A number of authors have provided important contributions on assessment protocols for adolescents. Those approaches that focus on pre-pubertal children have not been included in this review. The WPATH Standards of Care for the Health of Transsexual, Transgender, and Gender-Nonconforming People  outlines the responsibilities of mental health practitioners when working with adolescents with ‘gender dysphoria’. They recommend a thorough assessment of gender dysphoria that addresses any mental health concerns and includes examining the “emotional functioning, peer and other social relationships [and] intellectual functioning/school achievement” of the adolescent. They also propose that the practitioner provide education and informed consent regarding the various treatment options and evaluate family functioning while providing or referring the family for education and support. The National LGBT Health Education Centre’s documents recommending care for adolescents outlines some general principles for the support of adolescent’s physical and mental health [9,10]. These principles prioritise the adolescents’ health and wellbeing, confidentiality, healthy psychosexual development, screening and treatment of medical and mental illness, management of stigma and psychosocial issues, integrated identity formation and adaptation, and, the provision of specific transgender health needs. They also highlight a practitioner’s need for knowledge regarding accurate recognition of gender dysphoria, understanding of psychosexual and gender identity development, family dynamics, employment of tools, questionnaires and resources, use of collaborative teams of professionals, predictors of persistence and clinical issues. Di Ceglie et al.  urges practitioners to explore the adolescent’s “expectations, gender identity and roles, body image [and] self-perception” as well as seeking the views of family members. Di Ceglie also stipulates “primary therapeutic aims” that include an affirming and nonjudgemental approach, to provide relief for associated difficulties, to curtail secrecy, to encourage curiosity, to explore the adolescent’s “mind-body relationship”, to promote a team approach with other professionals, to facilitate “symbolic thinking”, to assist with maturity development, to allow mourning, to tolerate uncertainty and to inspire hope. De Vries and Cohen-Kettenis  pointed out that during the initial phase of assessment, information must be sought from both the adolescent and their parents covering the adolescent’s psychosexual development, peer relationships, school application, current “crossgender feelings and behaviour”, and family functioning. They also designated that the professional seek information regarding the adolescent’s psychological resilience and risk factors, experiences and meaning of sex, sexuality, cross-dressing and body image. Lebowitz et al.  adopted a psychosocial approach to determine the adolescent’s ability to handle internal and external challenges associated with their gender-nonconforming presentation. In cases where medical intervention was warranted their approach addressed mental health needs and included the assessment of a suitable support system, family needs and informed consent. The assessment proposed by Edwards- Leeper et al.  advocated screening for gender dysphoria in association with a “comprehensive psychological evaluation”. They included many of the aspects outlined above in order to gauge the adolescents suitability for medical interventions and provide external referrals where adolescents do not meet the criteria for medical interventions. Most of the assessment recommendations above also affirm that an aim of supportive treatment is to alleviate the young person’s distress and help the family to tolerate uncertainty.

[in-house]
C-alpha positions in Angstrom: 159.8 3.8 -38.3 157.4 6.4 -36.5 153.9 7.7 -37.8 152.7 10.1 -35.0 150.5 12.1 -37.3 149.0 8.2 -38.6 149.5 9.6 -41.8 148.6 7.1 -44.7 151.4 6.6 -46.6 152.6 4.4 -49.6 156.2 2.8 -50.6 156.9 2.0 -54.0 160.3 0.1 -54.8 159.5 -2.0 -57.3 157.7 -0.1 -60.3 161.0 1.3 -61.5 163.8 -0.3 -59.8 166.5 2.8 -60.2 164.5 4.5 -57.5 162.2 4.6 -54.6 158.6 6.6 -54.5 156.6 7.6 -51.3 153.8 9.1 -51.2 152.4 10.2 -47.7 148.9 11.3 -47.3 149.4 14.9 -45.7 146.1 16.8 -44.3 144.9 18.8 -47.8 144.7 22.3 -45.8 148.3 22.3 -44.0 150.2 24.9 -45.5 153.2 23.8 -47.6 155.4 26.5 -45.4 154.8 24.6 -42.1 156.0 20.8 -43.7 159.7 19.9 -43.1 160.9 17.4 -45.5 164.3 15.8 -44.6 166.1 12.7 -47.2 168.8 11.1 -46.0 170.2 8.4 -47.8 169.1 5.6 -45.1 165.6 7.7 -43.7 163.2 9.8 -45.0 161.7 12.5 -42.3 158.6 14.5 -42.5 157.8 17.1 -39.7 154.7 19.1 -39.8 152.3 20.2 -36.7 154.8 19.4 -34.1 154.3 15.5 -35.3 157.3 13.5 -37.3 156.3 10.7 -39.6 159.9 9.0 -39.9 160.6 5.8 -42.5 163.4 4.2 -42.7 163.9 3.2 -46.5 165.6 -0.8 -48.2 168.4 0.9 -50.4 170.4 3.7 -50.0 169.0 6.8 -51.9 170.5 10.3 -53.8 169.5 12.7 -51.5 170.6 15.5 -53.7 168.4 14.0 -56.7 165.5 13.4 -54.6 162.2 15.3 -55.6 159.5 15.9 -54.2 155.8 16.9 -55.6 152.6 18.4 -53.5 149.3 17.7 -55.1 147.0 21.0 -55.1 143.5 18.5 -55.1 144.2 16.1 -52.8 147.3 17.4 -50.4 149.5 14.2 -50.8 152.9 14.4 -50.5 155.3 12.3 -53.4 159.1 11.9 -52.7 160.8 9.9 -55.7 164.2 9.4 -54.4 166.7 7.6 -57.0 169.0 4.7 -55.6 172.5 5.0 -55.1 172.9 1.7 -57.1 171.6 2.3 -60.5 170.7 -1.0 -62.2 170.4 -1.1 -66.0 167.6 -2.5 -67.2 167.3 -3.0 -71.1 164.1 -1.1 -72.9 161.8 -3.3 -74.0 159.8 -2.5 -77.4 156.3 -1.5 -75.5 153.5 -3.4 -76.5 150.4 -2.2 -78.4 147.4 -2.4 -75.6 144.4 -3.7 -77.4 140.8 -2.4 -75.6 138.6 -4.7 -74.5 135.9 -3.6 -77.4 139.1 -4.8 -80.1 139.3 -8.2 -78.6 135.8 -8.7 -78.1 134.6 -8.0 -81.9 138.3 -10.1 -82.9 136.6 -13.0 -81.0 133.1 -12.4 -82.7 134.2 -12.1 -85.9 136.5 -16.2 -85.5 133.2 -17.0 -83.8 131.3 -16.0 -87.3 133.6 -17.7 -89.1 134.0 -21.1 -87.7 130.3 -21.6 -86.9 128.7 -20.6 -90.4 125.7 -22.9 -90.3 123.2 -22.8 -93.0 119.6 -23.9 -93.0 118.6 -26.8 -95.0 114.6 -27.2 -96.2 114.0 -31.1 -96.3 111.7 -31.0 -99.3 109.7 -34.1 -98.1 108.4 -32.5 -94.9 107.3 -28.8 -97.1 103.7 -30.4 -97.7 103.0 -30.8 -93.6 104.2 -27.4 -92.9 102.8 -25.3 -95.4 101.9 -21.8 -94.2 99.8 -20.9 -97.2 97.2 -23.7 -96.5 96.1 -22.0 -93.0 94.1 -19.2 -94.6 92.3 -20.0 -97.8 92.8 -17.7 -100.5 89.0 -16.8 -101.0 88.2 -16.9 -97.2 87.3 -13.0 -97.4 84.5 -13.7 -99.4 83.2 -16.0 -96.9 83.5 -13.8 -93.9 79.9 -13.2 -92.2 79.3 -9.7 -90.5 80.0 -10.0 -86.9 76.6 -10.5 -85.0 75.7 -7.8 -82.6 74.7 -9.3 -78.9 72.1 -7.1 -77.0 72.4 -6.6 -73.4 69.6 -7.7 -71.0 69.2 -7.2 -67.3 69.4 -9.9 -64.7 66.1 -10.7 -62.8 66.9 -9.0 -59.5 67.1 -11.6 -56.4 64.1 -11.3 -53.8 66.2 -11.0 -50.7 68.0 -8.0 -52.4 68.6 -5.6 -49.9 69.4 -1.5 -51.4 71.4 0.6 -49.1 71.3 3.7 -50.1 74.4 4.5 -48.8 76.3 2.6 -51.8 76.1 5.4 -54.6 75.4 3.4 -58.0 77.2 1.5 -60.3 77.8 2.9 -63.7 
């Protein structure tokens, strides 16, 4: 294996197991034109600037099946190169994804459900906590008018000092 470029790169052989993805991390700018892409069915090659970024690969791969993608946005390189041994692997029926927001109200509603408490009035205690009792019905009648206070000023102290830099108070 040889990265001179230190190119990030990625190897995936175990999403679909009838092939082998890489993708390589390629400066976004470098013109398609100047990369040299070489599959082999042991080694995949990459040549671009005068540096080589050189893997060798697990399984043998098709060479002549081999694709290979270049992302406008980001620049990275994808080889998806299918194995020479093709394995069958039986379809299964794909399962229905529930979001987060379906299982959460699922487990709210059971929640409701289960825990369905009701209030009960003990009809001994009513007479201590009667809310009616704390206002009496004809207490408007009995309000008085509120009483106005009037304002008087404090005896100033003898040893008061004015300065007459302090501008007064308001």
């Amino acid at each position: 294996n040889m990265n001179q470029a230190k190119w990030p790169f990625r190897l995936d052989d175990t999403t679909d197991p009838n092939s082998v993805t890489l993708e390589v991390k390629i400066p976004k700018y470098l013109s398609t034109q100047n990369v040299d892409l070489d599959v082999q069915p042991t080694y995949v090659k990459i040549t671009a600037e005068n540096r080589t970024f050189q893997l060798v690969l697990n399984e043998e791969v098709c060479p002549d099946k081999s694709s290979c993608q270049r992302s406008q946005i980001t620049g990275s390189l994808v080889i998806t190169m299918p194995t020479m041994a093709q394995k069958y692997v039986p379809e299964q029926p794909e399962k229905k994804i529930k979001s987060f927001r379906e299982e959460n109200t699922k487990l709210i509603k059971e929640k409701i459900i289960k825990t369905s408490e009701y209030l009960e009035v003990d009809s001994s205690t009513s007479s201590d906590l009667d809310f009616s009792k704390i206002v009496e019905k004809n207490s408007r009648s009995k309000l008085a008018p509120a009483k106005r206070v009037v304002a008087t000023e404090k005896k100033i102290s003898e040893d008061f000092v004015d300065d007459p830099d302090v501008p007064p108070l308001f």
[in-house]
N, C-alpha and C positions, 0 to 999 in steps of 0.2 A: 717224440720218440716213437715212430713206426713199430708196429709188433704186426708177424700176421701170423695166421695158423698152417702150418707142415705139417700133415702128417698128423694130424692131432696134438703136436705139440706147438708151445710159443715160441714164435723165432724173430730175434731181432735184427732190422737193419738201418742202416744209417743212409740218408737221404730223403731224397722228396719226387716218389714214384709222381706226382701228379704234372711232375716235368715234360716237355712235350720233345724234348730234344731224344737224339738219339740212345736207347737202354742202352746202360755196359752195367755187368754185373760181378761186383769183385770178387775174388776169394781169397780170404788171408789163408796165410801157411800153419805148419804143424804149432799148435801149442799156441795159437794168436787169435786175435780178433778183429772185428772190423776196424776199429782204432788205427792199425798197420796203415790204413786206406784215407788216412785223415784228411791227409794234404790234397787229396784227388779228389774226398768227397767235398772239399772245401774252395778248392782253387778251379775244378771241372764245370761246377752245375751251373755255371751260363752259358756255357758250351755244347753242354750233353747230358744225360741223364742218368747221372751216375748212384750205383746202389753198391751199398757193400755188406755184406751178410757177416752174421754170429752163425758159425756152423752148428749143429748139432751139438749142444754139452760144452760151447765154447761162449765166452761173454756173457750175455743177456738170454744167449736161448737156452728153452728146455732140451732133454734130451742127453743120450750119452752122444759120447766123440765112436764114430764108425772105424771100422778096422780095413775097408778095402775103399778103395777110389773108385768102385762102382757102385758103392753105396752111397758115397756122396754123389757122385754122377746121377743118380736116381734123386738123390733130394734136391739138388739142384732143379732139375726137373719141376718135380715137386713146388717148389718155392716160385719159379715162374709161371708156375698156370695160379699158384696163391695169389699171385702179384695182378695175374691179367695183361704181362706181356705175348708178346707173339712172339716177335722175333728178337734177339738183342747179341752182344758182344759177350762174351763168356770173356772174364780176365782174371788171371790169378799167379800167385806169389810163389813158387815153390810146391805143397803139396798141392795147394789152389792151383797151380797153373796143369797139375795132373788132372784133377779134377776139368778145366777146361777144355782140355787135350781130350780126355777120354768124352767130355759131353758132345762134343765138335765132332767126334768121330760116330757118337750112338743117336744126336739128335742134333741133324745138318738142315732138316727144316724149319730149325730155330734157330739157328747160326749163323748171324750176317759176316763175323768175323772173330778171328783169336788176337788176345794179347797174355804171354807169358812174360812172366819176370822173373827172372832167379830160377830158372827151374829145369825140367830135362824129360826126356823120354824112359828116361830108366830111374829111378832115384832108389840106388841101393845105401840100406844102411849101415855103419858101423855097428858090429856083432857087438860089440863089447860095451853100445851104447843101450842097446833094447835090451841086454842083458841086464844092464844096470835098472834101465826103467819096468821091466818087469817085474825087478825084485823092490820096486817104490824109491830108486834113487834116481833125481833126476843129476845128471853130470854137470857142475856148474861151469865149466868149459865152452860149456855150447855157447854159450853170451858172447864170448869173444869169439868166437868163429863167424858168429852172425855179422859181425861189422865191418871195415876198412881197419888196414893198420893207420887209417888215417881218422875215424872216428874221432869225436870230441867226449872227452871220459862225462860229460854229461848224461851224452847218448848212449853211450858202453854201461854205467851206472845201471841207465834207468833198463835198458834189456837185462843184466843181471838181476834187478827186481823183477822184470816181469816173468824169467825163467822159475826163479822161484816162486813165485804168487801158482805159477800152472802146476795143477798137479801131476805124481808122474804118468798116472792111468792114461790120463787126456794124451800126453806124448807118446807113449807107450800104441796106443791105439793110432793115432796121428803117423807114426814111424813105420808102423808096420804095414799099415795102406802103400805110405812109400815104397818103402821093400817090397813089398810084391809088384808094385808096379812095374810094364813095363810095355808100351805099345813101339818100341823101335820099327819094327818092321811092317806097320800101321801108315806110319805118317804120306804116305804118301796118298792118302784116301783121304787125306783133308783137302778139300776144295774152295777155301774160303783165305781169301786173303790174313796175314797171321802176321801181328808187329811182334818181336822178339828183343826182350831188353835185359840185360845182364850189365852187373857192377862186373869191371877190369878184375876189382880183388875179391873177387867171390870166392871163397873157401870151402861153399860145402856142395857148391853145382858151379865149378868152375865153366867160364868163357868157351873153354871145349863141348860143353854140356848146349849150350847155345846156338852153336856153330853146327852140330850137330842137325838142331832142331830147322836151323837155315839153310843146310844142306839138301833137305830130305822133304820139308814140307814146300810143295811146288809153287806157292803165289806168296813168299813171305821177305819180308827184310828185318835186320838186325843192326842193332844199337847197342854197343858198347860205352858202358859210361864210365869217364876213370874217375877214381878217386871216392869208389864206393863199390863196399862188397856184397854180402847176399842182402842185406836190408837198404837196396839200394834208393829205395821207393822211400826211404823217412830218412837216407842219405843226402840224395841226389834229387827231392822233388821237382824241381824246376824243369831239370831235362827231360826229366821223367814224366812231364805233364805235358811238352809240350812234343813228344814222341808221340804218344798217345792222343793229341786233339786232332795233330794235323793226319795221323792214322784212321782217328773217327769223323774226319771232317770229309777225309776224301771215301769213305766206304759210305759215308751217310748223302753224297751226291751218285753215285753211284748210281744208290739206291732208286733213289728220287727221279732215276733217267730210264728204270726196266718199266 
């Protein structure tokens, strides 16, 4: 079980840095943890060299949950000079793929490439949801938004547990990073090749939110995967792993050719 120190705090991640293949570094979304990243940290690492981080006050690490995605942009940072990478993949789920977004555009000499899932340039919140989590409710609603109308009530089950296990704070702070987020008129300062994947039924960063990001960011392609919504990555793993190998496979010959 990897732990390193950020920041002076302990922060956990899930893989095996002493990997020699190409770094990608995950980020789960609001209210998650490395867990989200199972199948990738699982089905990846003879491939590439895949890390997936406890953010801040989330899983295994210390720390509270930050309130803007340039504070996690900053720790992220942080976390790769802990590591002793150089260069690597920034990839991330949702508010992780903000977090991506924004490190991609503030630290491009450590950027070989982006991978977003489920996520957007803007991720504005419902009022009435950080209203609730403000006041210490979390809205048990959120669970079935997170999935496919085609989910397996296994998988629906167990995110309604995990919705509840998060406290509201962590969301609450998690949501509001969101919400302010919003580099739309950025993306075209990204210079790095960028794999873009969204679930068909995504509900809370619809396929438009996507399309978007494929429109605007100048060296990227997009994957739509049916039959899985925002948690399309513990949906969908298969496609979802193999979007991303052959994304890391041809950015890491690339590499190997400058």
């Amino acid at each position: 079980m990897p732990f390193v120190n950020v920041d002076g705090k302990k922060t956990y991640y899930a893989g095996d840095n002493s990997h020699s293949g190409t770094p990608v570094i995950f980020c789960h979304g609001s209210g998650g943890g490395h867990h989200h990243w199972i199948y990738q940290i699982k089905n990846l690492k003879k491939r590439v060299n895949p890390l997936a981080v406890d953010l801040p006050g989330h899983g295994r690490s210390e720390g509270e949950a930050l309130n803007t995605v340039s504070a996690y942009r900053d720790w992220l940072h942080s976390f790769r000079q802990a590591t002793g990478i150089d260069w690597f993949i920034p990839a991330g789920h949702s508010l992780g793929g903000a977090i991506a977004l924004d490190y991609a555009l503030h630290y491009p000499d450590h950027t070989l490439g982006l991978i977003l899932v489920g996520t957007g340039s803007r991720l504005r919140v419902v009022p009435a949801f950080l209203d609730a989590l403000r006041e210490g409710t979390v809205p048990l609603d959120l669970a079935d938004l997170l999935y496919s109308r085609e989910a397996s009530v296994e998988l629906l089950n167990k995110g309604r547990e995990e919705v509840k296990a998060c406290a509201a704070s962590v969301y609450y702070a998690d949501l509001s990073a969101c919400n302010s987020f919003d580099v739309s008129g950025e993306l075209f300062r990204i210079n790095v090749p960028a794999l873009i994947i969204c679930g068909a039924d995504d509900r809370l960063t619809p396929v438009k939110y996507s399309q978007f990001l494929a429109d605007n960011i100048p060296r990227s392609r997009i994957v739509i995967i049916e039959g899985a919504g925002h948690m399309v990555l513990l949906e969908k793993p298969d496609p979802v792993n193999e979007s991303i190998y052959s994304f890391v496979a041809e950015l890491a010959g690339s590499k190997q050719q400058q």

All these recommendations refer to a thorough or comprehensive assessment with little or no information about how to actually conduct such an assessment. This paper presents a detailed description of an intake protocol for adolescents utilizing in-depth conversational enquiry to facilitate such an assessment and enhance adolescents’ selfawareness regarding their own unique identity and needs. Instead of focusing on the quantitative aspects of client interviews the in-depth conversational enquiry explores the meaning-making of the issues that arise and encourages the practitioner to become absorbed into the worldview of the adolescent and the family system. Applying an indepth dialogue encourages ongoing reflection allowing for a greater awareness for both the client and the practitioner. Securing an understanding of the adolescent’s genuine self-perception in order to provide a sound report with recommendations can take many months or in some cases up to a year or more (depending on how often they attend and on the needs of the adolescent and family). A more lengthy assessment timeframe permits the clinician to establish the ongoing nature of the adolescent’s situation, evaluate consistency and allow time for the adolescent to self-reflect in response to probing and challenges that arise in the session. The process may also include providing resources for education, networking for parents and information for families. The word ‘adolescent(s)’ in this article means adolescent(s) presenting with differences in gender identity and/or expression. The word ‘parent(s)’ in this article means parent(s) of adolescents presenting with differences in gender identity and/or expression.